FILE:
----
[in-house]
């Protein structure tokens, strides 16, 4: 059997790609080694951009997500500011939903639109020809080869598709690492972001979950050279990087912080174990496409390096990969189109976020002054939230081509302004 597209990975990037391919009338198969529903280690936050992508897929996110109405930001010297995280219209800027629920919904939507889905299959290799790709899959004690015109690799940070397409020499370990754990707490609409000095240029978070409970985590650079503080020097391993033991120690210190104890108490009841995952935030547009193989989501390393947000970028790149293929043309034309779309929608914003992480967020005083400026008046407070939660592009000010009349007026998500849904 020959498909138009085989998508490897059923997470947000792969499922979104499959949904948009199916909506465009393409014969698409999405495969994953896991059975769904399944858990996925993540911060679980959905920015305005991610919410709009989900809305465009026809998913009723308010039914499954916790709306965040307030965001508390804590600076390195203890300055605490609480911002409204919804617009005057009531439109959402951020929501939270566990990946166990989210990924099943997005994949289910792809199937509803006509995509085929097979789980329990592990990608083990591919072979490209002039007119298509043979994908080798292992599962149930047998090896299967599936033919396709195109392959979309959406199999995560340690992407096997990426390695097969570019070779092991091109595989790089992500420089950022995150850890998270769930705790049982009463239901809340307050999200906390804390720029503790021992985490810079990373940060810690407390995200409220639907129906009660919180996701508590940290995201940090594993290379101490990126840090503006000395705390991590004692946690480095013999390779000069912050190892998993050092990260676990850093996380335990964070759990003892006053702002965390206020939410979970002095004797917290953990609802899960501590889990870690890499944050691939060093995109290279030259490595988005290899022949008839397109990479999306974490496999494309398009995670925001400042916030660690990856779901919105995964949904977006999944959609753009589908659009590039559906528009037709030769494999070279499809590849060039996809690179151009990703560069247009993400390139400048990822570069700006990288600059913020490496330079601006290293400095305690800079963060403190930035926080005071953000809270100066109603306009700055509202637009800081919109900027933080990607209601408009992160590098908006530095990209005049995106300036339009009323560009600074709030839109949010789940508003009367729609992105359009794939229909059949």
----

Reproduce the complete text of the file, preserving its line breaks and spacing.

[in-house]
């Protein structure tokens, strides 16, 4: 059997790609080694951009997500500011939903639109020809080869598709690492972001979950050279990087912080174990496409390096990969189109976020002054939230081509302004 597209990975990037391919009338198969529903280690936050992508897929996110109405930001010297995280219209800027629920919904939507889905299959290799790709899959004690015109690799940070397409020499370990754990707490609409000095240029978070409970985590650079503080020097391993033991120690210190104890108490009841995952935030547009193989989501390393947000970028790149293929043309034309779309929608914003992480967020005083400026008046407070939660592009000010009349007026998500849904 020959498909138009085989998508490897059923997470947000792969499922979104499959949904948009199916909506465009393409014969698409999405495969994953896991059975769904399944858990996925993540911060679980959905920015305005991610919410709009989900809305465009026809998913009723308010039914499954916790709306965040307030965001508390804590600076390195203890300055605490609480911002409204919804617009005057009531439109959402951020929501939270566990990946166990989210990924099943997005994949289910792809199937509803006509995509085929097979789980329990592990990608083990591919072979490209002039007119298509043979994908080798292992599962149930047998090896299967599936033919396709195109392959979309959406199999995560340690992407096997990426390695097969570019070779092991091109595989790089992500420089950022995150850890998270769930705790049982009463239901809340307050999200906390804390720029503790021992985490810079990373940060810690407390995200409220639907129906009660919180996701508590940290995201940090594993290379101490990126840090503006000395705390991590004692946690480095013999390779000069912050190892998993050092990260676990850093996380335990964070759990003892006053702002965390206020939410979970002095004797917290953990609802899960501590889990870690890499944050691939060093995109290279030259490595988005290899022949008839397109990479999306974490496999494309398009995670925001400042916030660690990856779901919105995964949904977006999944959609753009589908659009590039559906528009037709030769494999070279499809590849060039996809690179151009990703560069247009993400390139400048990822570069700006990288600059913020490496330079601006290293400095305690800079963060403190930035926080005071953000809270100066109603306009700055509202637009800081919109900027933080990607209601408009992160590098908006530095990209005049995106300036339009009323560009600074709030839109949010789940508003009367729609992105359009794939229909059949």